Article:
In 1996/97, one-adult retired households mainly dependent on benefits spent 10.8% of their average weekly household expenditure on fuel, light and power compared with 4.7% for single non-retired households. (12)

 

Living alone

(GB) In 1996, in the 65-74 age group, 21% of men and 39% of women lived alone, and 31% of men and 58% of women aged 75 and over lived alone. (13)

 

(GB) In 1996, of people aged:

  • 65 to 74 75 and over
  • 74% 62% of men were married
  • 53% 28% of women were married
  • 13% 29% of men were widowed
  • 35% 62% of women were widowed (14)

In 1996/97 of pensioners mainly dependent on state pensions and living alone:

 

  • 82.9% had central heating, compared to 87.3% of all households
  • 9.6% had a car, compared to 69.0% of all households
  • 88.5% had a telephone, compared to 93.1% of all households
  • 62.6% had a washing machine, compared to 91.0% of all households (15)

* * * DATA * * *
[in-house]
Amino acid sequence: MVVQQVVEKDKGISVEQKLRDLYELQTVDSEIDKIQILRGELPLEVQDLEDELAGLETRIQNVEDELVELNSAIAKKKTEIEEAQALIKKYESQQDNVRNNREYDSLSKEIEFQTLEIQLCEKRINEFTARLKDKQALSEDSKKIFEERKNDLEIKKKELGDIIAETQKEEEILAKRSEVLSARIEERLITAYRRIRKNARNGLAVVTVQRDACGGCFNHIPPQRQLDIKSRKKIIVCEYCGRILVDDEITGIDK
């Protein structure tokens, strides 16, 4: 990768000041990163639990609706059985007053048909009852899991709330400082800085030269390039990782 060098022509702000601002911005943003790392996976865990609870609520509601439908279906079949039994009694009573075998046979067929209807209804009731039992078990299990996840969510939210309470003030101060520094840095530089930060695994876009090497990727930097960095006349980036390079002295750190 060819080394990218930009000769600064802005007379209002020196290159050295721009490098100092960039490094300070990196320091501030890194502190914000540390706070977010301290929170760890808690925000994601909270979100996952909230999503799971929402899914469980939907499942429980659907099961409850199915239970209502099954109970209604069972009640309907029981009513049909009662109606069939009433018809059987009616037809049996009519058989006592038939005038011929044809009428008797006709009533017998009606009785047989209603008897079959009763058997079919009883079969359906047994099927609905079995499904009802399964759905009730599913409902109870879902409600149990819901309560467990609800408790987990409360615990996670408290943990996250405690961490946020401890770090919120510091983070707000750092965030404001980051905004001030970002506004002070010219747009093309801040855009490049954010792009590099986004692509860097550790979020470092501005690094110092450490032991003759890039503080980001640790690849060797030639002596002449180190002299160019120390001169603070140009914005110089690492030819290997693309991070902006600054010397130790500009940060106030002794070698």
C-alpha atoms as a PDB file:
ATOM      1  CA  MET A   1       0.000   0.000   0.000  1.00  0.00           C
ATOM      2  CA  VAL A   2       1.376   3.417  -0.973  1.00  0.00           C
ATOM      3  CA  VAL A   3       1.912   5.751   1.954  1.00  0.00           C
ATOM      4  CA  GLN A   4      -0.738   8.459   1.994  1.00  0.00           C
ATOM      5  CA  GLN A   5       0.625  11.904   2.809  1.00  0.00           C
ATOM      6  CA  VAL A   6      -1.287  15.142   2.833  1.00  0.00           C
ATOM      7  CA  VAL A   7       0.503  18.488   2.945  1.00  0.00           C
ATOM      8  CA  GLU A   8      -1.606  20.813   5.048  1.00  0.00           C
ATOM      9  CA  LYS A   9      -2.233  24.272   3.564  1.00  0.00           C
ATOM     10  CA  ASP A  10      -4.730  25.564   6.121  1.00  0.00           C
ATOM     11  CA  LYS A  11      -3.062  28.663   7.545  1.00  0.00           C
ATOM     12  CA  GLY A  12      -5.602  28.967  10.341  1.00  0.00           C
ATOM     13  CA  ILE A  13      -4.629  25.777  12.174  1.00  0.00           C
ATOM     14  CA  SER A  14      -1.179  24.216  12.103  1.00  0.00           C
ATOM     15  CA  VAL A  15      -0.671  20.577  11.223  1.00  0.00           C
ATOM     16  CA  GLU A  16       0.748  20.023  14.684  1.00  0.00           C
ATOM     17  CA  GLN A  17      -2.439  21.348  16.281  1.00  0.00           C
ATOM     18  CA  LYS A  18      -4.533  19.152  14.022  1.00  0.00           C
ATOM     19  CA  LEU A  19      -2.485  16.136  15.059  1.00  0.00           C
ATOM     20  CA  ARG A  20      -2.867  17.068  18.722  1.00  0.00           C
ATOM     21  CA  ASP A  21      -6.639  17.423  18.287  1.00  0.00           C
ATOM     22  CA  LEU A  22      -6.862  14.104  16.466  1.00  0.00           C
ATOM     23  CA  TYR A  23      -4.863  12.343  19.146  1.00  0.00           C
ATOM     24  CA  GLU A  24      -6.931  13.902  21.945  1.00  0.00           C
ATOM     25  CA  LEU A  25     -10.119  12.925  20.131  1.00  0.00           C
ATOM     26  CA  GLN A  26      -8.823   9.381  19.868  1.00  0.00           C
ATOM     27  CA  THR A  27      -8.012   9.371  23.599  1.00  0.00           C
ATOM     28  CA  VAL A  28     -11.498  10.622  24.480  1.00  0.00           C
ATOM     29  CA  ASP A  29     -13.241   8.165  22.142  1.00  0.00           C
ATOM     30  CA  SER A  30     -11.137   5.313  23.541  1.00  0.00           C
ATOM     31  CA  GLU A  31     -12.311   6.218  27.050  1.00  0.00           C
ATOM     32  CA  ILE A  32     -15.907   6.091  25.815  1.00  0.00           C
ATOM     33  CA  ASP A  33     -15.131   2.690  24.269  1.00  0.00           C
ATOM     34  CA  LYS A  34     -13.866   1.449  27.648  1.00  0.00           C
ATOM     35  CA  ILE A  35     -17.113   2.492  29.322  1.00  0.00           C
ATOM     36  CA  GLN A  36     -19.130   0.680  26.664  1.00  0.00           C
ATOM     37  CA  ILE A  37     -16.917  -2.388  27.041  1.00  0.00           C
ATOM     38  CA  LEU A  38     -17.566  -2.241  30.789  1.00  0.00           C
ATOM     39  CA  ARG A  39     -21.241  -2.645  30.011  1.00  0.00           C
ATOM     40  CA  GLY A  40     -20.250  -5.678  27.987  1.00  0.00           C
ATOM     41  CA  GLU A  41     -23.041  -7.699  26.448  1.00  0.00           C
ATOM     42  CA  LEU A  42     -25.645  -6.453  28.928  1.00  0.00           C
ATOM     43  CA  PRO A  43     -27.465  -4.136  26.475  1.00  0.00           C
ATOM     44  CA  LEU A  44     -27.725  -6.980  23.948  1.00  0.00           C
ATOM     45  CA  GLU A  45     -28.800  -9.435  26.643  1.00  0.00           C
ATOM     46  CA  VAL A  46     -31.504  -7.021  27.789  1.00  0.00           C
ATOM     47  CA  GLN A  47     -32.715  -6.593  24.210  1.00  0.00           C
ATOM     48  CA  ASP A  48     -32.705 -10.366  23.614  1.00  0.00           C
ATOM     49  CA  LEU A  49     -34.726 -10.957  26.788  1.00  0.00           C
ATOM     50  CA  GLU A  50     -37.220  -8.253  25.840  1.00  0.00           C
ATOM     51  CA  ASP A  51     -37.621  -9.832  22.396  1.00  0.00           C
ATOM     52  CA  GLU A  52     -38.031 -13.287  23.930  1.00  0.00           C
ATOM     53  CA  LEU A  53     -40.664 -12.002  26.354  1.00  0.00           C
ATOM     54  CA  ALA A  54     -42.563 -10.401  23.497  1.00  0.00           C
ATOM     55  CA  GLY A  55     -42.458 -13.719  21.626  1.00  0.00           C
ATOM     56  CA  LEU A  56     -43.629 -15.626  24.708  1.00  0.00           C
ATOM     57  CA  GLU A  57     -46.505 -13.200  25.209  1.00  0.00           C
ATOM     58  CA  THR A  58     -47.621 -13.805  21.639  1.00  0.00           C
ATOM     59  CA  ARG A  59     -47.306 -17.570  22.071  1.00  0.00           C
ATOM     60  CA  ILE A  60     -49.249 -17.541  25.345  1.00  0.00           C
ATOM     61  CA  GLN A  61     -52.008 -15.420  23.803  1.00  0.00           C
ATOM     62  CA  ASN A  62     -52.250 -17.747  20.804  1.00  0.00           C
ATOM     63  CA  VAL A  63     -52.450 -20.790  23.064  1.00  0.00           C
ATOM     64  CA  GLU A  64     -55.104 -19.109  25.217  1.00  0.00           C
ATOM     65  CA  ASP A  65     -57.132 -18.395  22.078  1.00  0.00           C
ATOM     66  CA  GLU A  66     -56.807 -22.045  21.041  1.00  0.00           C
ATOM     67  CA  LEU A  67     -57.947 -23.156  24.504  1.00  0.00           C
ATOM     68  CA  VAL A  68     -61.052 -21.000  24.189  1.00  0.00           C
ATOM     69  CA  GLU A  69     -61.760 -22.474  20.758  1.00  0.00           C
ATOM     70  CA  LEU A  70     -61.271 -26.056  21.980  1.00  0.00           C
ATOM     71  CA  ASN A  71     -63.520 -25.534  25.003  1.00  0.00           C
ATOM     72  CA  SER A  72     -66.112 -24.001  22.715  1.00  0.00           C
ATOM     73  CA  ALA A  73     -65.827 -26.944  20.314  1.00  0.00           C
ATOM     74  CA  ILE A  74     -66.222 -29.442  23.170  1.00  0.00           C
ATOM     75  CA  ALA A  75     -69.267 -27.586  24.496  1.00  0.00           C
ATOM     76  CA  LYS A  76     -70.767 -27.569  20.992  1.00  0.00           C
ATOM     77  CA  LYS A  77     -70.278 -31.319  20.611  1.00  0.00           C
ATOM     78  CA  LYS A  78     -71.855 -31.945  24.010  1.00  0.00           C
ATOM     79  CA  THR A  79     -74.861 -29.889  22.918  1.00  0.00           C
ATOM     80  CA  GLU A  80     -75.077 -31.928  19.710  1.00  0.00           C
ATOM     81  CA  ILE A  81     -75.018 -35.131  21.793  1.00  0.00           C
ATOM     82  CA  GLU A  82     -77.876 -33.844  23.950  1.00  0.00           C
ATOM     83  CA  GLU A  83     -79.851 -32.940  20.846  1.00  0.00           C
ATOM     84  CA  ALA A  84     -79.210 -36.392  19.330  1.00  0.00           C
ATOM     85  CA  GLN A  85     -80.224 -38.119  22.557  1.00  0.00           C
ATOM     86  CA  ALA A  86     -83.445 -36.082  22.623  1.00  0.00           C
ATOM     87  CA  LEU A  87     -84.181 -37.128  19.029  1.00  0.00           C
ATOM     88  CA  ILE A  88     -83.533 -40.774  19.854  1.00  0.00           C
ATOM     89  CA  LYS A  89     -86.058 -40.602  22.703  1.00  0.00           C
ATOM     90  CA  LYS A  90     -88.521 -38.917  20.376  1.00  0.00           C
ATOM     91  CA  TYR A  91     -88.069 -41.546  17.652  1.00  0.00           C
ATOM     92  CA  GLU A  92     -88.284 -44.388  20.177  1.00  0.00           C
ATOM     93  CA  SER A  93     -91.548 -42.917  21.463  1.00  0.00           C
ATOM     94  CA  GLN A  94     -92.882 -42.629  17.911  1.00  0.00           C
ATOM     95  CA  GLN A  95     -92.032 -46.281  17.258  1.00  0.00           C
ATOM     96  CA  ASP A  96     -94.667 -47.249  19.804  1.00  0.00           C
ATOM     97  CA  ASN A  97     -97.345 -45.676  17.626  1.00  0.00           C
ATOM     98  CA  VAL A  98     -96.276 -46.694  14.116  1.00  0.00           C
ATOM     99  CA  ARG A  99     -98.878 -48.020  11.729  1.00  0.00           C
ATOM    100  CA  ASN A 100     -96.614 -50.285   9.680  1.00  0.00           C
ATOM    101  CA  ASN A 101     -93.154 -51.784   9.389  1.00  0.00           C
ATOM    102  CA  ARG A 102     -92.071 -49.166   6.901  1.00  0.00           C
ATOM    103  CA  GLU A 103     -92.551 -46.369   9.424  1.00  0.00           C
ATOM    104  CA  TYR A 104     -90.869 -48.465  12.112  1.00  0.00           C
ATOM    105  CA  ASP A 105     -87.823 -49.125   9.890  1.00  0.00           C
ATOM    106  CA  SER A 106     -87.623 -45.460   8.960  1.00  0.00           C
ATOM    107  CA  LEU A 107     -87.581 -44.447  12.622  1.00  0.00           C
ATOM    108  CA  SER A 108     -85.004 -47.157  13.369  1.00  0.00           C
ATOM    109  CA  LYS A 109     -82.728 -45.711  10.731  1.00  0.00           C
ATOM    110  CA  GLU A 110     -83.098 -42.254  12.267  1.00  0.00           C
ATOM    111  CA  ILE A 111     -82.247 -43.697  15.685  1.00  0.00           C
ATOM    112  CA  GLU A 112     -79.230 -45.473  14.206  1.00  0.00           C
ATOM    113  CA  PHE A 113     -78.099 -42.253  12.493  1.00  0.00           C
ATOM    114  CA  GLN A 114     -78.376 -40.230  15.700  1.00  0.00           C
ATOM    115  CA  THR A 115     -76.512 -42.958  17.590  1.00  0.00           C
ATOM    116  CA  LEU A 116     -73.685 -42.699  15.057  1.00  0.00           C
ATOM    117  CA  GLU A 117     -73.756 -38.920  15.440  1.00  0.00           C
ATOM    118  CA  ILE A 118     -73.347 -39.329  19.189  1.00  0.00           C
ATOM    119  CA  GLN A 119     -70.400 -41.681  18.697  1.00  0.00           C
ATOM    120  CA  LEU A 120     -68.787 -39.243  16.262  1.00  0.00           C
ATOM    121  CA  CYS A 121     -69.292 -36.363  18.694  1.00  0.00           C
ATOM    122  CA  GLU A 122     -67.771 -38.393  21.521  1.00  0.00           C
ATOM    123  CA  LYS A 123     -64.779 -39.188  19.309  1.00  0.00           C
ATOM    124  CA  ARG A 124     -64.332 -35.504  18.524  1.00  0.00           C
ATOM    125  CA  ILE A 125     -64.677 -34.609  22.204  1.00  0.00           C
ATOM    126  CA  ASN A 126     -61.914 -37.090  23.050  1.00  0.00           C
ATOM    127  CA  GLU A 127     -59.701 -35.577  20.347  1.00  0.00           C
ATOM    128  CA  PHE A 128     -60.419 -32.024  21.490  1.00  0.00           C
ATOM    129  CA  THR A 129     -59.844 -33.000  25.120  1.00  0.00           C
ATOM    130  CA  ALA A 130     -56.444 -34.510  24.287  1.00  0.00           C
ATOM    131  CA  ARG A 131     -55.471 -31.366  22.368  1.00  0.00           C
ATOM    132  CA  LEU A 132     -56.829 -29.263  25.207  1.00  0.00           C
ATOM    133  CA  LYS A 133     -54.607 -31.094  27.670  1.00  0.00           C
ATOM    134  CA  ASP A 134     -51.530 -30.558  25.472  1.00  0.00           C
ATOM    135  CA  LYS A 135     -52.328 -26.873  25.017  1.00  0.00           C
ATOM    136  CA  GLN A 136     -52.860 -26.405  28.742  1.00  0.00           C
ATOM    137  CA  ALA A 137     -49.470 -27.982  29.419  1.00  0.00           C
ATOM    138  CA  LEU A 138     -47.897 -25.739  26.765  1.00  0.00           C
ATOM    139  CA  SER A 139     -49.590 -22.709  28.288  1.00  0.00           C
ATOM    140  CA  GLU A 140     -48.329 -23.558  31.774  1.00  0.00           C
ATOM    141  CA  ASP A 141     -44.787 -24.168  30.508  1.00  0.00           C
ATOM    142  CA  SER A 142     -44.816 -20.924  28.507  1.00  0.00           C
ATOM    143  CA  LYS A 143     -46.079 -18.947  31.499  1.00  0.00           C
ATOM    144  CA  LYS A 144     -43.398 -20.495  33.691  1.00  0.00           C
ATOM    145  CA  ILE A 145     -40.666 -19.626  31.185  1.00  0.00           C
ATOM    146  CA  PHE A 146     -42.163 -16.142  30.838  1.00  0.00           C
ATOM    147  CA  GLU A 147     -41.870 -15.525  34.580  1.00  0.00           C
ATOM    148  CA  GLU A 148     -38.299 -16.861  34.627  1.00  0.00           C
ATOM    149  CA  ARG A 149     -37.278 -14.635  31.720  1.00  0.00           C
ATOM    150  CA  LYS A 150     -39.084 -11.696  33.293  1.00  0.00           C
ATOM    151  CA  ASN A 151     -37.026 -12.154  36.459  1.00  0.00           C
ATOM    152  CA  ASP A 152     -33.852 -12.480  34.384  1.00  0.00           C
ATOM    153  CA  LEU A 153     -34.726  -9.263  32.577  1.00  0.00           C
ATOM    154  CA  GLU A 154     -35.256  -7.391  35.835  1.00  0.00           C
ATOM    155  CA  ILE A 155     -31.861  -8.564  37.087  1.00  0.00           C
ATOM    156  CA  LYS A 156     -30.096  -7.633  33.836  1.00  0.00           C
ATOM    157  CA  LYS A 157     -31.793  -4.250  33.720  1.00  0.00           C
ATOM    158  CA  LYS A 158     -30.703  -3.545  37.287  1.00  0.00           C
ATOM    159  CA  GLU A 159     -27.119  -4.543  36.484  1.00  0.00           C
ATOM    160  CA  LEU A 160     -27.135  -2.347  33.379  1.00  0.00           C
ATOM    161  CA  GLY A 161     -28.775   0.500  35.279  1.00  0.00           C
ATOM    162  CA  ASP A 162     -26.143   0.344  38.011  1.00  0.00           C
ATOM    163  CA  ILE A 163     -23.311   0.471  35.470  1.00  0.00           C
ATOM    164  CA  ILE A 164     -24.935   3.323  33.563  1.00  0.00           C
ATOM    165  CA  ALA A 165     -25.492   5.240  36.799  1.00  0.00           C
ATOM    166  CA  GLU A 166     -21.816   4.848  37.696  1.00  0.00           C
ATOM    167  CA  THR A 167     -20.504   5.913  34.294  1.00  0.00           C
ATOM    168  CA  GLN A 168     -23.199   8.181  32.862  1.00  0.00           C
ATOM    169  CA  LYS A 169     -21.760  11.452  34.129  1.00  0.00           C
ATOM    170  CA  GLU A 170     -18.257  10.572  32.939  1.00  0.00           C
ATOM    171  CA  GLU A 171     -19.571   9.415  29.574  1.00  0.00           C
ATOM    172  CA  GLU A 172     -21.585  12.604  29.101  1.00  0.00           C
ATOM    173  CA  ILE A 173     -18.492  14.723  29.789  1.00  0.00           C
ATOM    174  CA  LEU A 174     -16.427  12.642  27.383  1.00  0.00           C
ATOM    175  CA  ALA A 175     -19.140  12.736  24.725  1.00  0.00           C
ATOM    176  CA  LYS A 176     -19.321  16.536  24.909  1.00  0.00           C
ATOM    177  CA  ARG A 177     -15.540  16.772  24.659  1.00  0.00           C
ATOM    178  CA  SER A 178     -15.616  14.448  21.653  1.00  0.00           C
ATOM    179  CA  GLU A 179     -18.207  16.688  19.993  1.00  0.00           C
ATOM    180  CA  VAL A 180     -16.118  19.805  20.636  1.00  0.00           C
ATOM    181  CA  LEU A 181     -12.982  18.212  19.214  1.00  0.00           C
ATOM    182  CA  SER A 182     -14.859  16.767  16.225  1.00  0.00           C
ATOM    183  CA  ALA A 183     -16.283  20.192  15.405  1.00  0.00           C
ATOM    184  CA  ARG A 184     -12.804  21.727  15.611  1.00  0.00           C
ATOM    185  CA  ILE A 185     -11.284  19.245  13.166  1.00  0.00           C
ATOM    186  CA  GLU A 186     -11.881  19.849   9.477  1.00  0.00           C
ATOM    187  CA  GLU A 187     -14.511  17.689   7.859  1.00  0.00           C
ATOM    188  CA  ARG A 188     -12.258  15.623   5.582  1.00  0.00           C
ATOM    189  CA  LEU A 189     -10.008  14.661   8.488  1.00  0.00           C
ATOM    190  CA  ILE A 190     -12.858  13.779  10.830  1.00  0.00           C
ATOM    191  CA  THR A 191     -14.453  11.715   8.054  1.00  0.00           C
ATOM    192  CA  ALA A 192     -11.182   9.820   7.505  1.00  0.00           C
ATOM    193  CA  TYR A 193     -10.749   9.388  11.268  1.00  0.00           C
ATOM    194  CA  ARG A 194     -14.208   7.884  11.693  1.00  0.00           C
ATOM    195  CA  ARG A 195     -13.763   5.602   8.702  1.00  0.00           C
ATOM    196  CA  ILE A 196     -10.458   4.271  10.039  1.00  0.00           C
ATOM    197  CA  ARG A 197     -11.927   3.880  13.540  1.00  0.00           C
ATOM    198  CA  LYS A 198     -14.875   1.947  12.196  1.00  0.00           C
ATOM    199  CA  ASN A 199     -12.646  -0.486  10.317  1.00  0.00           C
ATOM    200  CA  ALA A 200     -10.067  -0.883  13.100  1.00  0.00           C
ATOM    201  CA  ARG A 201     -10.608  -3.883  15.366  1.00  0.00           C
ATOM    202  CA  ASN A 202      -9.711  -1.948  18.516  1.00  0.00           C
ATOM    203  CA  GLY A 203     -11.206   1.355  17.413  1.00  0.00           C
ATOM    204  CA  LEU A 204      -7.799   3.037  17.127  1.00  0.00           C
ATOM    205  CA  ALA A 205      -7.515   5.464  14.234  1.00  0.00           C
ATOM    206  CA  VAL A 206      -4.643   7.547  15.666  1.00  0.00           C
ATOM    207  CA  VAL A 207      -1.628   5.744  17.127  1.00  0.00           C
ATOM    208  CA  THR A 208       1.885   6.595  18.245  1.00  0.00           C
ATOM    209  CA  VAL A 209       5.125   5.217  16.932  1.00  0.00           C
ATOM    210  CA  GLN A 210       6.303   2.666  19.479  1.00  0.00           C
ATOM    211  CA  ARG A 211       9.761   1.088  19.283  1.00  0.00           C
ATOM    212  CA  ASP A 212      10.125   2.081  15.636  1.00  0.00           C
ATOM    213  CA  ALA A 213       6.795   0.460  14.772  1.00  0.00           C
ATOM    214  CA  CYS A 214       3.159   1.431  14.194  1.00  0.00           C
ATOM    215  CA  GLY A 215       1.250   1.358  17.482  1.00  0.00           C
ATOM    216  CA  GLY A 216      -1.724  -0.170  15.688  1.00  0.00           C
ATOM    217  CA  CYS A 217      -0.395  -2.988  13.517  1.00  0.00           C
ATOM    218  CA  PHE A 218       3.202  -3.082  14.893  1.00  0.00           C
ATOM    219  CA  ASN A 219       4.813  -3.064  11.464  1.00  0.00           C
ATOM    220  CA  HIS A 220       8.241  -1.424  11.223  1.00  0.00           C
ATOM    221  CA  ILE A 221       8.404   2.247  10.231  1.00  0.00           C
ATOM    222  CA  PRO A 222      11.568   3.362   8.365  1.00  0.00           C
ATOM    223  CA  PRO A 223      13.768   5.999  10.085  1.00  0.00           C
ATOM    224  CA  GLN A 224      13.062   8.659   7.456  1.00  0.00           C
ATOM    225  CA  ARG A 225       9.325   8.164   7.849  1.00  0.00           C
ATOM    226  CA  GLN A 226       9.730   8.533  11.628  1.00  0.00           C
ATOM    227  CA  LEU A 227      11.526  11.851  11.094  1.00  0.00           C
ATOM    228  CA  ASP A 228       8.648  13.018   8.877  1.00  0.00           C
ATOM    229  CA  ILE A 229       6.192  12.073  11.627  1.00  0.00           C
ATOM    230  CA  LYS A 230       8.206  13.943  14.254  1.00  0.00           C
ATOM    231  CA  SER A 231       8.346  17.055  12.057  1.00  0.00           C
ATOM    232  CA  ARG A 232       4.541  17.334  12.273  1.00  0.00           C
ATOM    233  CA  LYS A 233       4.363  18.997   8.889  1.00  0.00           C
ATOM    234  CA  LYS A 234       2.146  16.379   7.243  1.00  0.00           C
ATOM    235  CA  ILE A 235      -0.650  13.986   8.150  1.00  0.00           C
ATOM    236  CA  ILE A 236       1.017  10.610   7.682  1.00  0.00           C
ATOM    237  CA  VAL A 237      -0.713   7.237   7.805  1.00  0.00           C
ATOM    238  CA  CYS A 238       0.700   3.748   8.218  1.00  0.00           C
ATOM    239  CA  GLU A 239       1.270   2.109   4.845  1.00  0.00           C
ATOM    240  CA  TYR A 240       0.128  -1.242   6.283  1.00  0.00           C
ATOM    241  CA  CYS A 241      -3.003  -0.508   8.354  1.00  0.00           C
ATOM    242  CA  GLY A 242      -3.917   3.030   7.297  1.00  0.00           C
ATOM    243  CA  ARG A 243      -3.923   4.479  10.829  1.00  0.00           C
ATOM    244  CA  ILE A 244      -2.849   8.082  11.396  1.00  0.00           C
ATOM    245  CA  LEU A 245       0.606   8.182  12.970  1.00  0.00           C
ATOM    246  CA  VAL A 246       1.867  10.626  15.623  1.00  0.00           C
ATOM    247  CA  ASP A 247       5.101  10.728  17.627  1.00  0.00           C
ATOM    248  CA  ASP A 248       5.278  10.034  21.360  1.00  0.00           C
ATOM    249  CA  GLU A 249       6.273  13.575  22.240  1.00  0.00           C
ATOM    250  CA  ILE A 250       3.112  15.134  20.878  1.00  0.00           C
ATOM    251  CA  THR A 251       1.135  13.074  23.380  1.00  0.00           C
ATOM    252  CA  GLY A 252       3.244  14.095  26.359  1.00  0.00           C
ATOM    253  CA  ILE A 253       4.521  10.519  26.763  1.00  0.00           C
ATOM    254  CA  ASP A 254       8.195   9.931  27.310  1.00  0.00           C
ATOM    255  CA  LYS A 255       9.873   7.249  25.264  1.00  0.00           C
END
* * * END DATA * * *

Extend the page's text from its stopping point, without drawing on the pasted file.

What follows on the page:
Carers

(GB) In 1995, as in 1990, the proportion of carers whose main dependant was aged 85 or over was 20%.

 

In 1995, 53% of carers had dependants over 75 compared with 57% in 1990.

 

In 1995, as in 1990, more than two-thirds were looking after female dependants.(16)

 

(GB) Amongst the carers in 1995 who devoted at least 20 hours a week to caring:

  • 47%were aged 45-64
  • 27%were aged over 65 (17)

The health of older people

(GB) In 1996, 59% of people aged 65-74 and 66% of people aged 75 and over in the GHS sample had a long-standing illness, compared with 35% of people of all ages. 41% (65-74) and 52% (aged 75 a nd over) said that they had a long-standing illness which limited their life style. (18)

 

It is estimated that some 5% of the population aged 65 and over and 20% of the population aged 80 and over suffer from dementia. In 1996, in England and Wales, about 665,000 of people aged 65 and over were suffering from significant dementia. (19)

 

In 1996, in England and Wales, the deaths of 356 people aged 65 and over involved hypothermia as the underlying cause according to their death certificates. (20)

 

A 1991 survey for a sample of 10 European showed that in England and Wales excess winter were 19% above average. The rates Germany were 4% and Sweden and Norway above average. (21)

 

In 1996, 15.4% of all accidents within the home involved people of 65 and over.(22)